How will Switzerland’s autumn referendums turn out?

How will Switzerland's autumn referendums turn out?
Polling ahead of Switzerland’s five nationwide referendums on September 27th shows that some proposals are strongly favoured, while others are neck and neck.

There’s just one week until one of Switzerland’s most consequential set of referendums in recent years. 

A new set of polls shows the likelihood of each proposal passing. 

The polls, carried out by Switzerland’s Tamedia group, shows that the hunting vote in particular is likely to go down to the wire. 

READ: What's at stake in Switzerland's five referendums this month? 

Hunting law

One question to be voted on in the referendum relates to hunting rights. The initiative has been launched by animal protection organisations who argue that the recent law changes place endangered species at a greater risk and should therefore be repealed.

The proposal has a caused controversy in Switzerland, particularly in the southern canton of Ticino where a cartoon flyer distributed to school children saw rising tensions. 

‘Dangerous misinformation': Why this school flyer is causing a furore in Switzerland 

According to the polls, 49 percent are in favour of the law change and 48 percent are opposed. The remaining three percent are undecided. 

This is the closest of the polls of the five questions to be asked on Sunday. 

Child tax deduction

Another close vote relates to the proposal for a tax deduction for children. 

An initiative of the Social Democrats (SP), this vote is a move to counter the child tax deductions which have been recently introduced by the Swiss Government.

A total of 46 percent support the SP’s plan, while 51 percent are against it. 

Those in favour argue that the tax changes are a gift to the wealthiest Swiss, while those opposed say the deductions will provide financial relief to families. 

Paternity leave

While mothers have had paid maternity leave for 15 years under Swiss law, Swiss fathers are currently only entitled to one day off upon the birth of their child. 

This is significantly less than most of Switzerland's European neighbours. The plan is to extend this to two weeks for all biological fathers federally across the country.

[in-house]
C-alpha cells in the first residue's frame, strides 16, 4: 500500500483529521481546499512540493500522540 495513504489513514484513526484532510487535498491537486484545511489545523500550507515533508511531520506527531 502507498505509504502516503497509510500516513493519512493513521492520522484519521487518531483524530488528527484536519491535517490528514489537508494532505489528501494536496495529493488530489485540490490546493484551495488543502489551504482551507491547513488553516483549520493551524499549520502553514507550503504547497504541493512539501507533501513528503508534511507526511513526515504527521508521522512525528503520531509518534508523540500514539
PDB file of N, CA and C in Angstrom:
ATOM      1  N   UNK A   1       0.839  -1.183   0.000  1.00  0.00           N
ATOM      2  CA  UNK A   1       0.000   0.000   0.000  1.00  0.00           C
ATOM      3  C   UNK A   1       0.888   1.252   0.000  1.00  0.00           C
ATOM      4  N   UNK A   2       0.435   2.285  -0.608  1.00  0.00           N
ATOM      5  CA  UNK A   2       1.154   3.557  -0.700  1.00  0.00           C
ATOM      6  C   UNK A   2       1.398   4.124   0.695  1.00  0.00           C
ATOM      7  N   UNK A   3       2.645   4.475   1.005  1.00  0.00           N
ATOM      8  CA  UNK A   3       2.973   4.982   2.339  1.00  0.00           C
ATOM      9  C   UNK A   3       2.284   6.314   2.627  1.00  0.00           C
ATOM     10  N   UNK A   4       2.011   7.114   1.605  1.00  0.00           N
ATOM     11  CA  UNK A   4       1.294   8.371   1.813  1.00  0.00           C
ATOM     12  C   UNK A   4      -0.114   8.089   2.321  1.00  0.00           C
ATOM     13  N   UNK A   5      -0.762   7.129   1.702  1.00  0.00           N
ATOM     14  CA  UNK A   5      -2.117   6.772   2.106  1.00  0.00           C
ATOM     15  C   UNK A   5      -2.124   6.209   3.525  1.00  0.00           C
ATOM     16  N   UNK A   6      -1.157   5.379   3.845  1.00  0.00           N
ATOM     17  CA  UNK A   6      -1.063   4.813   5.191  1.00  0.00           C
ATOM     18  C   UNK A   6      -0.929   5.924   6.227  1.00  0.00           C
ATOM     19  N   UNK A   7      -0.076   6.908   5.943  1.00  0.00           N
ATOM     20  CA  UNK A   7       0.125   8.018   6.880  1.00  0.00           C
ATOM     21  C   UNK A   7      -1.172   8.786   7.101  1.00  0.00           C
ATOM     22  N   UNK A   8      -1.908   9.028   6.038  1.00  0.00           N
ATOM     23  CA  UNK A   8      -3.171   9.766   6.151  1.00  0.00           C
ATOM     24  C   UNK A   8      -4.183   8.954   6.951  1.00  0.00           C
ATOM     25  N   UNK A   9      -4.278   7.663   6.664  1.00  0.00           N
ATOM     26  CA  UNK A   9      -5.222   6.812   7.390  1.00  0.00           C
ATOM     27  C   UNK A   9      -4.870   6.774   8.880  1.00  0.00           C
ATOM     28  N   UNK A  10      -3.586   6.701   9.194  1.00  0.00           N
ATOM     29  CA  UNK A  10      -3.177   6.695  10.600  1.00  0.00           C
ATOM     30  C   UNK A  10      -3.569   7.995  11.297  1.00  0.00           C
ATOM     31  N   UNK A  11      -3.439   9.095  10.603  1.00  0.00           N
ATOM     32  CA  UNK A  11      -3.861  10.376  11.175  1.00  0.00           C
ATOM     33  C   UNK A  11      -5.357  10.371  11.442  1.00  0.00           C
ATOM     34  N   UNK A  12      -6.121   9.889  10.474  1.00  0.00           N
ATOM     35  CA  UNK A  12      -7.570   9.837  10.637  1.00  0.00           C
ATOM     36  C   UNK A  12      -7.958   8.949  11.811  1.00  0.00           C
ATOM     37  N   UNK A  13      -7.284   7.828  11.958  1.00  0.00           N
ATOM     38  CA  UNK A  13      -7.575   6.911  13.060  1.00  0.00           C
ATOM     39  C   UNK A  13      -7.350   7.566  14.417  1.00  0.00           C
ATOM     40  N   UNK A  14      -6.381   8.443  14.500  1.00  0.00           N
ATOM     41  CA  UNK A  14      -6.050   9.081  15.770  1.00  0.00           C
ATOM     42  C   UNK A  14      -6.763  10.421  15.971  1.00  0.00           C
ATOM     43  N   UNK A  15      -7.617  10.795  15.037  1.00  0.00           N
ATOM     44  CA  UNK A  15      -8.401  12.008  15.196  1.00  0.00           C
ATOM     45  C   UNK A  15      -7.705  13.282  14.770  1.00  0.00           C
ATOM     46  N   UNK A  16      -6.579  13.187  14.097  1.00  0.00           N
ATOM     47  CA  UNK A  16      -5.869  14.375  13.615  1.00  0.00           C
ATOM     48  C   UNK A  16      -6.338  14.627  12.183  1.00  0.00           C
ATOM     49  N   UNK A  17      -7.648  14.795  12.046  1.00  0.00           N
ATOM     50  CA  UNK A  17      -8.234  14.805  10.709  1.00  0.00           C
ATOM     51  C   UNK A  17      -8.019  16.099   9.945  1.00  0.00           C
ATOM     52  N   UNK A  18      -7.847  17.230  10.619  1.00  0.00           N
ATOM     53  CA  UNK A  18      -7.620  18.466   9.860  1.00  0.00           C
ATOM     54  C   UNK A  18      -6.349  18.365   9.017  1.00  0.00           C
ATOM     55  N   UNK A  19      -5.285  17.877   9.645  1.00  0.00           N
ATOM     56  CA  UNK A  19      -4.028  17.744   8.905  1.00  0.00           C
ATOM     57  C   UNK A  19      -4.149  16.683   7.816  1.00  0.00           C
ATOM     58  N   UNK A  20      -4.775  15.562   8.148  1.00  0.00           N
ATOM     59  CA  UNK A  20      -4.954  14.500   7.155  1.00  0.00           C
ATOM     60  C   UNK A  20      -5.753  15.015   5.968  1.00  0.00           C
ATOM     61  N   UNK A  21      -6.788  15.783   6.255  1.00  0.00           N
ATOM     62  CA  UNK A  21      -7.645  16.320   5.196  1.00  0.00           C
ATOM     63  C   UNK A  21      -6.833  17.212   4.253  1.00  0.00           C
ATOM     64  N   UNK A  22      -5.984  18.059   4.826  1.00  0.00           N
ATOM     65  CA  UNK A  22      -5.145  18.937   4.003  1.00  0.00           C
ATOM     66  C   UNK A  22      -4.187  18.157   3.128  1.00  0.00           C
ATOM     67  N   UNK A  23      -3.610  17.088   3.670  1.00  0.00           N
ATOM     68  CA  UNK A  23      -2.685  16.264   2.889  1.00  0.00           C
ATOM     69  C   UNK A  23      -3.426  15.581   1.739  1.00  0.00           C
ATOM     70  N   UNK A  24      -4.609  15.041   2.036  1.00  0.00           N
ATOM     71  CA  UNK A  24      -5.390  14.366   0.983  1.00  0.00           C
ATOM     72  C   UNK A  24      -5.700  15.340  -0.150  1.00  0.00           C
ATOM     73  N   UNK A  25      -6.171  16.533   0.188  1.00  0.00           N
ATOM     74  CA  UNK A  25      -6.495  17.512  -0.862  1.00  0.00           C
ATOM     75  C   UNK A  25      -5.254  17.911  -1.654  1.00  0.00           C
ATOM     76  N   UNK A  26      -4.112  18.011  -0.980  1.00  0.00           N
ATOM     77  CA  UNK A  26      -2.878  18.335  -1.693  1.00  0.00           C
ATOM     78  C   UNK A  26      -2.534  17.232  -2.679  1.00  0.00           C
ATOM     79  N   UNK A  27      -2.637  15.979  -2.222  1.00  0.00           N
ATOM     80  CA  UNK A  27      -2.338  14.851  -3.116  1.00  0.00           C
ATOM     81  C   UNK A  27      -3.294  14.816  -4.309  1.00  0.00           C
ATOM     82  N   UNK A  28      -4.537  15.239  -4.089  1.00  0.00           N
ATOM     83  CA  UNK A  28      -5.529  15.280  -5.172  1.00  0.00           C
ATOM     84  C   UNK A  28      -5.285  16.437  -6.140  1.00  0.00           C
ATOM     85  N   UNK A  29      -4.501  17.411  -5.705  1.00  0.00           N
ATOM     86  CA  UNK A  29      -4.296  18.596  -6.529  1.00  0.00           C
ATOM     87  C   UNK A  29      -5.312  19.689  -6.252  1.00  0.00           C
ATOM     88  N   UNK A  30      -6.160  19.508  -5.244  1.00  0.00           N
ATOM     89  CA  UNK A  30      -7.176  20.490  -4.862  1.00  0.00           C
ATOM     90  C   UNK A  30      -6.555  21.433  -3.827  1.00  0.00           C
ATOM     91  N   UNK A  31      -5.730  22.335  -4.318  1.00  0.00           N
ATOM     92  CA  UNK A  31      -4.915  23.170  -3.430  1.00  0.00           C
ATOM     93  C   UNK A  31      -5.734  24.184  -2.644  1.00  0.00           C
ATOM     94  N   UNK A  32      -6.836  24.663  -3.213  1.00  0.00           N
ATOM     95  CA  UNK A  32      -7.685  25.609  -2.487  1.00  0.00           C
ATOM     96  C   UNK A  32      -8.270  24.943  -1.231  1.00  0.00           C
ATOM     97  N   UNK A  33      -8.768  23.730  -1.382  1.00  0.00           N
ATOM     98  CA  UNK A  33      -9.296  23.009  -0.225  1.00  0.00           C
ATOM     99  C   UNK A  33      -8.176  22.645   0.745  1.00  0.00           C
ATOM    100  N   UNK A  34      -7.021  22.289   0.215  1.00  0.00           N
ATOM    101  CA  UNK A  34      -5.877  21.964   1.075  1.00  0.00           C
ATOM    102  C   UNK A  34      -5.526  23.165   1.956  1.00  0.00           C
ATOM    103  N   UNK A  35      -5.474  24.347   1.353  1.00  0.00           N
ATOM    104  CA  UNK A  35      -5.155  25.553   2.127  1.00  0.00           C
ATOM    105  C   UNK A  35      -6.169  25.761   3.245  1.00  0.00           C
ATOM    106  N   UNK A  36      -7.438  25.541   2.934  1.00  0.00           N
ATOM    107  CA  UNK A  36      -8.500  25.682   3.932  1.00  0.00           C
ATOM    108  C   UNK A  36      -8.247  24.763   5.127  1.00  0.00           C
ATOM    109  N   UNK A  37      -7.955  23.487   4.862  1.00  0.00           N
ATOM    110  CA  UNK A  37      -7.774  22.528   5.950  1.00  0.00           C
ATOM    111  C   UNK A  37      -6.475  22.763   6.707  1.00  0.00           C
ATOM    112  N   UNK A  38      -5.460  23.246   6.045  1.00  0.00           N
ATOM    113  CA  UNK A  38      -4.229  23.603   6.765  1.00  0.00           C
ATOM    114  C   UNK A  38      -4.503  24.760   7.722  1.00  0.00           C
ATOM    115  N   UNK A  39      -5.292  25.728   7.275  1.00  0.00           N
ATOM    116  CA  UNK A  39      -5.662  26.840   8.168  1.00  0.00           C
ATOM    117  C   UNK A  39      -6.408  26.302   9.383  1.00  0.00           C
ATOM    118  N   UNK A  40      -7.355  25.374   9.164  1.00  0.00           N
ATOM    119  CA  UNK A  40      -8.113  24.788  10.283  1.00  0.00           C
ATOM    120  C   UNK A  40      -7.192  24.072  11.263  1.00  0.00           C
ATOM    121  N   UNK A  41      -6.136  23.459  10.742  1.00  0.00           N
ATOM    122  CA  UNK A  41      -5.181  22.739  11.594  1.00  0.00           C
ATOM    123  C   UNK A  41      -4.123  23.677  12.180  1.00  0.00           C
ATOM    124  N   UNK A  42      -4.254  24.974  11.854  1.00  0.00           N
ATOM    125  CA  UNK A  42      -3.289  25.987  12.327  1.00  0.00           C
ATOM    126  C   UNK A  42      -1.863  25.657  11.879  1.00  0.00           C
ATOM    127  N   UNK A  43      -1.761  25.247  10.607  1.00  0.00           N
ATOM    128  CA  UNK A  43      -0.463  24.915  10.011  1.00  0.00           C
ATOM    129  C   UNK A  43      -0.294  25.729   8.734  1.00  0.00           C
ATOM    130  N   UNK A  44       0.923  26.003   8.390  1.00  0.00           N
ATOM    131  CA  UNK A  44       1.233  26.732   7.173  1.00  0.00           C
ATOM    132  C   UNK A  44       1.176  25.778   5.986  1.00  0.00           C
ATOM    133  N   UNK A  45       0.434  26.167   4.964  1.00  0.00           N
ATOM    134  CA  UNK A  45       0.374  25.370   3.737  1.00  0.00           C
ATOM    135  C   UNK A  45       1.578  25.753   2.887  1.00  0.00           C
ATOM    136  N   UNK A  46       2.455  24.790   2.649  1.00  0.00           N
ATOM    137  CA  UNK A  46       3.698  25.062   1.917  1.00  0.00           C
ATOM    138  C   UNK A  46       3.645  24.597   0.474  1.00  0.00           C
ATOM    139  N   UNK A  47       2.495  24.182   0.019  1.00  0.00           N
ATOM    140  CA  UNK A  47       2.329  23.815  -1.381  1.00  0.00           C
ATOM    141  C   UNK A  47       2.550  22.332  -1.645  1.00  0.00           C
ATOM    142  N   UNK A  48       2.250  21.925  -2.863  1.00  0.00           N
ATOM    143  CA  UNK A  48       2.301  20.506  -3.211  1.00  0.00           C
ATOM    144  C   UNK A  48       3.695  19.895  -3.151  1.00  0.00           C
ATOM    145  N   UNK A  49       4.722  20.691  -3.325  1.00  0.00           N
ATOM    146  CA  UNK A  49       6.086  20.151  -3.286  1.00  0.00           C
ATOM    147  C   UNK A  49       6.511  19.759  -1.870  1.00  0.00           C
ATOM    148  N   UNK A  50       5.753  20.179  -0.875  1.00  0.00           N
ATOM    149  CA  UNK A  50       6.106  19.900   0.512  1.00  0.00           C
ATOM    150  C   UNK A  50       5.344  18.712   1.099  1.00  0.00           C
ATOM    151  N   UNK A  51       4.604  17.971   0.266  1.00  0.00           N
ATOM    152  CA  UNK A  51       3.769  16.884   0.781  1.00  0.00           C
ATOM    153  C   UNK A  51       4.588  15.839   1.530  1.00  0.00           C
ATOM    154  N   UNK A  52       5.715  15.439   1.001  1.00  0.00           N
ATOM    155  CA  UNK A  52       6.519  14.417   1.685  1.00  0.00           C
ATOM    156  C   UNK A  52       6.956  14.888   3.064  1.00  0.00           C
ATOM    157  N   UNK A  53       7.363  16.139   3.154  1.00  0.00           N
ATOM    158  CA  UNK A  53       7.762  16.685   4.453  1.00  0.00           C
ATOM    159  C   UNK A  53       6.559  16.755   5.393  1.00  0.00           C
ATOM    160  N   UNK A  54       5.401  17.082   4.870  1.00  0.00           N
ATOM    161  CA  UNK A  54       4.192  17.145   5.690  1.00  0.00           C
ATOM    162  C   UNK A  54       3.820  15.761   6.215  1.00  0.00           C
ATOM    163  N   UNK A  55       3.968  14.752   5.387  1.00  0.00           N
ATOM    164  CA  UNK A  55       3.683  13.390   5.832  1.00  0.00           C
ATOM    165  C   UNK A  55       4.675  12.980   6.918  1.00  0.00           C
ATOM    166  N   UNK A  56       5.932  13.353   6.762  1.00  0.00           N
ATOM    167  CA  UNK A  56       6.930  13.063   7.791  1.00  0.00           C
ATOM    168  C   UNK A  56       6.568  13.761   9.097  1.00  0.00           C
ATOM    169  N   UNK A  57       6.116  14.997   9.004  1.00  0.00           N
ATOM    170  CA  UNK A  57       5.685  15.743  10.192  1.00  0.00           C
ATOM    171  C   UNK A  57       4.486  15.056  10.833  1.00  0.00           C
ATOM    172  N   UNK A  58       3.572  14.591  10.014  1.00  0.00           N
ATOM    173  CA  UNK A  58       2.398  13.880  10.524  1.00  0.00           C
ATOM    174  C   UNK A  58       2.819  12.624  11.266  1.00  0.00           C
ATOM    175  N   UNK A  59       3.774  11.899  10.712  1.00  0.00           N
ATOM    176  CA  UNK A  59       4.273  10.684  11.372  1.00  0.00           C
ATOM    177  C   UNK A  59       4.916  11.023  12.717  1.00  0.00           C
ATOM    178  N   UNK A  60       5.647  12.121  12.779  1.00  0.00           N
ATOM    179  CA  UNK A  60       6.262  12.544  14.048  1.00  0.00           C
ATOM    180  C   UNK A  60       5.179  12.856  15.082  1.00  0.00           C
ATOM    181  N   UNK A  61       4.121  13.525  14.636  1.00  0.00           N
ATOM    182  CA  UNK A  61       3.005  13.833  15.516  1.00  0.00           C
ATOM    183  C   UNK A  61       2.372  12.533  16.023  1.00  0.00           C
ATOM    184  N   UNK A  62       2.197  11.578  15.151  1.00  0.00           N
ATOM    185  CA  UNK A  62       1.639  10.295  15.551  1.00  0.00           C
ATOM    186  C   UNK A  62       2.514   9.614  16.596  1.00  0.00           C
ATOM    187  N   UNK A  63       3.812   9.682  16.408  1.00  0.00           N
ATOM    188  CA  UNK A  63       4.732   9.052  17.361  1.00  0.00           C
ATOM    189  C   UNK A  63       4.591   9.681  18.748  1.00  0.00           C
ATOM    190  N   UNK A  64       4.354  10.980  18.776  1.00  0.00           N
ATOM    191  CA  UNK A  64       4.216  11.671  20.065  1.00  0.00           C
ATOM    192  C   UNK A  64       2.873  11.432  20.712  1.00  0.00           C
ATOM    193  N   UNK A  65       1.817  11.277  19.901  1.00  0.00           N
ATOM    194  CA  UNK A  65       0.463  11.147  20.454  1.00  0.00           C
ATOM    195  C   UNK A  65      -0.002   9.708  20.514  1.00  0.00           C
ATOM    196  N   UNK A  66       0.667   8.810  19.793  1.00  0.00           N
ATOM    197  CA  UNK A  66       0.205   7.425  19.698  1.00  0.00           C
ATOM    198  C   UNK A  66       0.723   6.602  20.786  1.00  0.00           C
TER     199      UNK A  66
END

Poll numbers show more clarity on this question than the others. 

More than two thirds – 70 percent – are in favour. Only 28 percent of those surveyed oppose the move. 

The support is higher among younger people, with 84 percent of people under the age of 35 in favour. 

As reported in 20 Minutes, those in favour of the referendum argue that not only will it bring about greater equality in Swiss law, but it reflects a desire of fathers to take greater care of children in modern Switzerland. 

Those against argue it is not the state’s role to do so and that private companies fill this gap well in Switzerland. 

Fighter jets

It might sound odd to people from around the world – particularly Americans – but the Swiss even get a direct say in the purchase of military equipment. The Swiss government wants to spend CHF6 billion ($USS6 billion) on new fighter jets.

A similar referendum failed in 2014, however this time around it looks set to gain support. 

Just under two thirds – 65 percent – said they were in favour, compared to 34 percent who are opposed. 

READ: Why is Switzerland holding a referendum on purchasing fighter jets? 

There is however a strong difference in gender attitudes towards new fighter jets. 

71 percent of men are in favour, compared to 58 percent of women. 

Migration limitation

The most controversial question is the right-wing Swiss People's Party initiative (SVP) on implementing a cap on EU migration. The ‘moderate immigration limitation initiative' will restrict EU freedom of movement in Switzerland.

Despite early indications that this was likely to pass, it appears that it will be defeated. The support for the plan has failed to go beyond the SVP’s base. 

Around two thirds (65 percent) reject the proposal, while 33 percent are in favour. 

Support for the vote is strongest in Ticino, where 45 percent of voters are in favour. 

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